â€śTo put it bluntly, we are not performing up to the standards and expectations we have for ourselves or each other. This is unacceptable. We cannot shrink from facing the challenge head on. We must, and will, do better.â€ť That was acting defense secretary Patrick Shanahan reacting to the grim report of a surge in sexual assaults in the U.S. military. His words would be inspiring if not for the sad fact this is not the first time - indeed, far from it - that the Pentagon has vowed to root out sexual misconduct.
As far back as 1992 - after the military was rocked by the Tailhook scandal and then-Defense Secretary Richard Cheney declared â€śa zero-tolerance policyâ€ť for sexual assault - there has been acknowledgment of the problem and promises of action. But for all the tough talk and all the new programs that have been rolled out, there has been little progress. That was evident in data released last week, which showed a nearly 38 percent increase over two years in sexual assaults reported by service members.
The Defense Departmentâ€™s annual Report on Sexual Assault in the Military estimated that there were 20,500 service members who experienced unwanted sexual contact - rape, forcible sodomy, groping and other offenses - across the military branches in the 2018 fiscal year, based on a survey of active-duty service members. Thatâ€™s an alarming spike from the 14,900 that were estimated in the previous survey in 2016. The increase was mostly in assaults on female active-duty members; the report showed that the youngest (ages 17 to 24) and lowest-ranking women were most at risk. The data also showed a big gap between those who say they were assaulted and those who reported the incidents.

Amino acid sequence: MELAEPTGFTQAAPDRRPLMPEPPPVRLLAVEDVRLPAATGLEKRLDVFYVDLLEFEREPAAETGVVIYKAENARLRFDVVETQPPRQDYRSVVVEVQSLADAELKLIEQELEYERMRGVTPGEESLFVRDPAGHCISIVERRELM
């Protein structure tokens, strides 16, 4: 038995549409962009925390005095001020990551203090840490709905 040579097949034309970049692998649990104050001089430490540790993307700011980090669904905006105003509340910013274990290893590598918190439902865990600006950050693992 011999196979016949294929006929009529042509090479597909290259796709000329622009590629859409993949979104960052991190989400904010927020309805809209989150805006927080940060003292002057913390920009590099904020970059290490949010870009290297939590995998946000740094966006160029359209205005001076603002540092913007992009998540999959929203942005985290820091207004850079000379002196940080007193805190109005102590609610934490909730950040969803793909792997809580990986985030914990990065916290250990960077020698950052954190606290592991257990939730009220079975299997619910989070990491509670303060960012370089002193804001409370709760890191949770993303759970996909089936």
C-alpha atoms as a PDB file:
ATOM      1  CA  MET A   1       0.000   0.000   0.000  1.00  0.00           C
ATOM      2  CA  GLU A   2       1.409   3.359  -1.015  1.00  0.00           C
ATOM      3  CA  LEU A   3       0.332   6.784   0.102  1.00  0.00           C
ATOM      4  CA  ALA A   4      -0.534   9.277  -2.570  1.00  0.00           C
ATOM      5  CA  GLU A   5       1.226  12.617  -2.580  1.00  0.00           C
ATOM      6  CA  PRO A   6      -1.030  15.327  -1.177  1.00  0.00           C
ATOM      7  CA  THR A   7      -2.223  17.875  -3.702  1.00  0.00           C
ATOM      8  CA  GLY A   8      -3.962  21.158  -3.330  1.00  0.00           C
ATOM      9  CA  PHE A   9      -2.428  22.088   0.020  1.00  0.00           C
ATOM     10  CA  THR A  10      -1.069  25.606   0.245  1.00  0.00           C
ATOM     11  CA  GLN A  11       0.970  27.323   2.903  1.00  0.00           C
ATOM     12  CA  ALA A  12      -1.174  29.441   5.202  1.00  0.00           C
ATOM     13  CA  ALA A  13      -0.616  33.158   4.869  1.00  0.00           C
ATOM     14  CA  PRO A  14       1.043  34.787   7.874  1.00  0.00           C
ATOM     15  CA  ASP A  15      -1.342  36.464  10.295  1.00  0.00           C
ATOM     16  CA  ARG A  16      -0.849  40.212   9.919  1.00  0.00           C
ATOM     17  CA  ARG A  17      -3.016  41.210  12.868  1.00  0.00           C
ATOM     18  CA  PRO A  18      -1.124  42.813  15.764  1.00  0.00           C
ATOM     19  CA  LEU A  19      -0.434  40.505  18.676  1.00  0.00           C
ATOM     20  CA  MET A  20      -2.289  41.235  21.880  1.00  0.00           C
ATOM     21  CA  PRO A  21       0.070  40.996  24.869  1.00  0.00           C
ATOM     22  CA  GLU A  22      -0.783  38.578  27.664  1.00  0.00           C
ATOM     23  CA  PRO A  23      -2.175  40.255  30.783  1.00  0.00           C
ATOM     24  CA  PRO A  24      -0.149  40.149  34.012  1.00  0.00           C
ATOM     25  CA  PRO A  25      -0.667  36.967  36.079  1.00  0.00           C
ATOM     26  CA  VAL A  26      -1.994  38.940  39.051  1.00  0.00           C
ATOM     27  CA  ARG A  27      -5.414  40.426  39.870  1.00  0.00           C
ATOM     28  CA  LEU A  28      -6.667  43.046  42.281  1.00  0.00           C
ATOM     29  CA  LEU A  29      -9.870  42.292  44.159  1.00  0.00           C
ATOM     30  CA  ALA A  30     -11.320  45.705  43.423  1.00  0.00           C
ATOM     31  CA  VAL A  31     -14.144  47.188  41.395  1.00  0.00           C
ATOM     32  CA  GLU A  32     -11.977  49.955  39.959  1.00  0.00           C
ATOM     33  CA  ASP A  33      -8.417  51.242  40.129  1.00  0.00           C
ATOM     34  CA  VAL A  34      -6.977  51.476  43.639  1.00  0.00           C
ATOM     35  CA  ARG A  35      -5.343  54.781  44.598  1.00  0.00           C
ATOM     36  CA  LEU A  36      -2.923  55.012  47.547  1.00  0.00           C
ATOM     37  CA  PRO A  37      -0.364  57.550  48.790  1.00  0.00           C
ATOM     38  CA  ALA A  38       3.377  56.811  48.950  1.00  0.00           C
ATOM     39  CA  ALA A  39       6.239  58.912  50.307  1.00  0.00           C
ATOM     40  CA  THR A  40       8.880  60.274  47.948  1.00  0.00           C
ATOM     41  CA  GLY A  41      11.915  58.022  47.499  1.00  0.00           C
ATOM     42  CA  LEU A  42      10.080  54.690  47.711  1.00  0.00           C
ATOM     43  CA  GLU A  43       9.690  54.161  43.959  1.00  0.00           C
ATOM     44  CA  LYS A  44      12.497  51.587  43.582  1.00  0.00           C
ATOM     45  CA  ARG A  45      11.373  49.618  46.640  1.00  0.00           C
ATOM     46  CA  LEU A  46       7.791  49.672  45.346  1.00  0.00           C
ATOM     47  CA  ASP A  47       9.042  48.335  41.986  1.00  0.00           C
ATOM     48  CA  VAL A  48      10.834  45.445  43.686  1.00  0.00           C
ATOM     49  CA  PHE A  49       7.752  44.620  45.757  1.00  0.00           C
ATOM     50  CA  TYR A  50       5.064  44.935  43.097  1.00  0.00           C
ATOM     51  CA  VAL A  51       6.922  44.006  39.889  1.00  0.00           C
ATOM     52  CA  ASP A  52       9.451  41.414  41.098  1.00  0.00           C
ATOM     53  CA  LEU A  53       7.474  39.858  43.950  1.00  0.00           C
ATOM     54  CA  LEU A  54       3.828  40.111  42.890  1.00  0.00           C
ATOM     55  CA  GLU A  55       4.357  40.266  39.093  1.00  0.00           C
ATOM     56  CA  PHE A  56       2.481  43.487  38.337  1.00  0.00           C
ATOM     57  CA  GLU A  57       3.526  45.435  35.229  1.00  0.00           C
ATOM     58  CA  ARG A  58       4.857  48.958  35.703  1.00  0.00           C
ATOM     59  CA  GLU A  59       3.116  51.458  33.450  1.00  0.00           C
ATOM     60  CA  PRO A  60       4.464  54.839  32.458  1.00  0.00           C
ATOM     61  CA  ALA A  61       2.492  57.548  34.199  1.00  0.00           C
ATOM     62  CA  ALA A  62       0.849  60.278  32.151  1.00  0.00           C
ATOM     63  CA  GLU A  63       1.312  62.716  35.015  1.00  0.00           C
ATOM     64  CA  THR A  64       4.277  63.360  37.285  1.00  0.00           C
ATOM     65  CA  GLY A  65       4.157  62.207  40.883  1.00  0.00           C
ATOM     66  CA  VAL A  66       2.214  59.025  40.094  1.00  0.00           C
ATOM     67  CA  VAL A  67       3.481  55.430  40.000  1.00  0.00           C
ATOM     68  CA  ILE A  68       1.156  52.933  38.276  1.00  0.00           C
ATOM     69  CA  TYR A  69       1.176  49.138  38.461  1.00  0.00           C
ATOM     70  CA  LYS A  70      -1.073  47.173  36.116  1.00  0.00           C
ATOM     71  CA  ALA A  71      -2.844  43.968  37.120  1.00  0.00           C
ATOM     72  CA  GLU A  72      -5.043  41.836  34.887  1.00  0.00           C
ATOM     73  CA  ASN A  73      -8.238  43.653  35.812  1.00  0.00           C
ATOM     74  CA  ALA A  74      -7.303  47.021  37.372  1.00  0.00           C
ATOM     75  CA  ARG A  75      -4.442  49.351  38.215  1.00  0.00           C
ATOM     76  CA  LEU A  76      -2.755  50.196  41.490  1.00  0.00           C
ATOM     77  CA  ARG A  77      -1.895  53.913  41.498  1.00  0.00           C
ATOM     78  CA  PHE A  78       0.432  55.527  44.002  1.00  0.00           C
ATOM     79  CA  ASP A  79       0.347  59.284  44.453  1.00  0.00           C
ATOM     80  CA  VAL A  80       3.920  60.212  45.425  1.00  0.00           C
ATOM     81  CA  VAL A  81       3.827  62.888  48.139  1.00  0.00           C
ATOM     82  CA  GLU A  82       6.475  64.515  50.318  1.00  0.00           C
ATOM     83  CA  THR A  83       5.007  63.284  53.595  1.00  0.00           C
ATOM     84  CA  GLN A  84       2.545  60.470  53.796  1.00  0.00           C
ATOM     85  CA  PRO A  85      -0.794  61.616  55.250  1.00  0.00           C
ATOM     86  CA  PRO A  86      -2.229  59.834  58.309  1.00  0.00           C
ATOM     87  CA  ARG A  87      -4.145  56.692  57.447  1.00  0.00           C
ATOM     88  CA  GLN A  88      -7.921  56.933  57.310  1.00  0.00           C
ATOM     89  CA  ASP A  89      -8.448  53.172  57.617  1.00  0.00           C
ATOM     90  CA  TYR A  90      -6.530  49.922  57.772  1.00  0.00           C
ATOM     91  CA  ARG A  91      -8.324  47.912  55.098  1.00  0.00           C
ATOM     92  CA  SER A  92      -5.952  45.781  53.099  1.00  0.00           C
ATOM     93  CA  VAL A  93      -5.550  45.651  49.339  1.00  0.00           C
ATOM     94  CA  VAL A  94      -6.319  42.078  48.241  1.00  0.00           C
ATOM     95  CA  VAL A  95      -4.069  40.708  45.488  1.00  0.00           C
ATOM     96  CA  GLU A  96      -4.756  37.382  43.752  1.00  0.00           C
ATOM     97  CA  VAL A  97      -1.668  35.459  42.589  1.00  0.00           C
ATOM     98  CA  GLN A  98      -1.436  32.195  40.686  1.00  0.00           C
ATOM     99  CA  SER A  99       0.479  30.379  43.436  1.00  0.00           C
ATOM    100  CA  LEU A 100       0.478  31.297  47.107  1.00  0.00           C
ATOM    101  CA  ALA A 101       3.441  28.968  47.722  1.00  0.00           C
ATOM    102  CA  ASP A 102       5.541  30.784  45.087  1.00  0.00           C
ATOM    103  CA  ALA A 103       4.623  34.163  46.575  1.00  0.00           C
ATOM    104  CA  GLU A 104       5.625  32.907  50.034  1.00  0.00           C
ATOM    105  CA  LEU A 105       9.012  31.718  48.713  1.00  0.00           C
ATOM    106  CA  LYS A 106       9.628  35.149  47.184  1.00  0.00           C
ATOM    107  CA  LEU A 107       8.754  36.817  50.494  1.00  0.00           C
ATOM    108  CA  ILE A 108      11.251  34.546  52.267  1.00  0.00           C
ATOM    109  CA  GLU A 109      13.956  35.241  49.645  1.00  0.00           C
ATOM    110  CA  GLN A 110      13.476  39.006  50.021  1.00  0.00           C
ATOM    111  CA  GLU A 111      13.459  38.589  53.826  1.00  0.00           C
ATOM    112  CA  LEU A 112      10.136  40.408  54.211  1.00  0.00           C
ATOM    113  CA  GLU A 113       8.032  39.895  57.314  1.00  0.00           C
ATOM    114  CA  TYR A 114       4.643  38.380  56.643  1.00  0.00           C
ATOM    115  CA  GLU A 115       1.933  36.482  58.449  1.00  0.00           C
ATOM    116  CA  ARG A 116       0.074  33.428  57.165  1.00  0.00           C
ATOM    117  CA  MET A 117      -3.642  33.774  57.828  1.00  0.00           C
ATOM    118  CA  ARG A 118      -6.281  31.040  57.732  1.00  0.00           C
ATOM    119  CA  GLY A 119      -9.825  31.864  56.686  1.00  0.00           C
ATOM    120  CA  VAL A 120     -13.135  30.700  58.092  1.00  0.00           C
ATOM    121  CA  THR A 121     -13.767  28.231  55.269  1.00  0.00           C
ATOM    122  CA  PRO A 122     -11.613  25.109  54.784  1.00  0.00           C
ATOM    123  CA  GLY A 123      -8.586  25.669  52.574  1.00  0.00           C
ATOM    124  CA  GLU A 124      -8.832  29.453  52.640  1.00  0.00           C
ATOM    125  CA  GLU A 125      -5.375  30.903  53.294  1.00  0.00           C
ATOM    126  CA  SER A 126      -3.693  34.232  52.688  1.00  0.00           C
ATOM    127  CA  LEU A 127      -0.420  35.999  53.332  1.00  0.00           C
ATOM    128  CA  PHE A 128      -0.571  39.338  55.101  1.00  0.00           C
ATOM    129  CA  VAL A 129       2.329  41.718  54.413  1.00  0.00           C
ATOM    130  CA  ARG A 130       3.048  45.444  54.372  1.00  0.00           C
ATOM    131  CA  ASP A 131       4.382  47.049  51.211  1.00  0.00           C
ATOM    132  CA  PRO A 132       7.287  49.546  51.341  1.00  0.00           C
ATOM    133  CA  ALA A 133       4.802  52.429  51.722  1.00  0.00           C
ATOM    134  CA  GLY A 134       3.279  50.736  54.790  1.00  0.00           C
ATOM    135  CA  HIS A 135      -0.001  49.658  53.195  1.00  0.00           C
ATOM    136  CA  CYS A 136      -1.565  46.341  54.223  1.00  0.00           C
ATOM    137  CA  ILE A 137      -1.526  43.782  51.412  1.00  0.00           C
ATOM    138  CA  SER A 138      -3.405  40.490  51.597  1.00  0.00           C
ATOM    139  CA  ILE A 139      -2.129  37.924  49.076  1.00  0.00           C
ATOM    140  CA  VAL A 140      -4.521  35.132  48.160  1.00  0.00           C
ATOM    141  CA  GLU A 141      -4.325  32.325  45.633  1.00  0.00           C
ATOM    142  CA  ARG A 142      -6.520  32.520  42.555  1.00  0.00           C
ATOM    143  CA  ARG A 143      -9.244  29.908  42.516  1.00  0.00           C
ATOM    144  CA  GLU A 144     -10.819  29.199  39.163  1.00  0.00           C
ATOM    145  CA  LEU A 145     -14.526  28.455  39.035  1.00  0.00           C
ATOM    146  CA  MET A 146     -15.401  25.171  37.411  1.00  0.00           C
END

The new numbers, a four-year high, came despite a series of reforms touted by the Pentagon, including new legal protections for victims, a bar against commanders overturning jury convictions or reducing sentences, and the discharge of military members who have been convicted of sexual crimes. The report underscores the need to overhaul a military justice system that has fundamentally failed to hold sexual offenders to account.
â€śThe status quo is not working,â€ť said Sen. Kirsten Gillibrand, D-N.Y., of the current system,which gives commanding officers with built-in conflicts of interest the authority over sexual assault cases. Gillibrand, a presidential candidate, has unsuccessfully pushed to take the prosecution of sexual crimes out of the chain of command and make it the responsibility of independent and specially trained prosecutors. Military officials have opposed the reform, arguing a commanderâ€™s authority to refer service members to court-martial is key to maintaining order and discipline. But several U.S. allies, including Britain, Canada and Israel, successfully use independent adjudication.
The Pentagon has had plenty of time to deal with sexual misconduct. This latest report is yet more evidence of its inability to fix the system. Gillibrand is right: â€śItâ€™s time for Congress to step up.â€ť
The Washington Post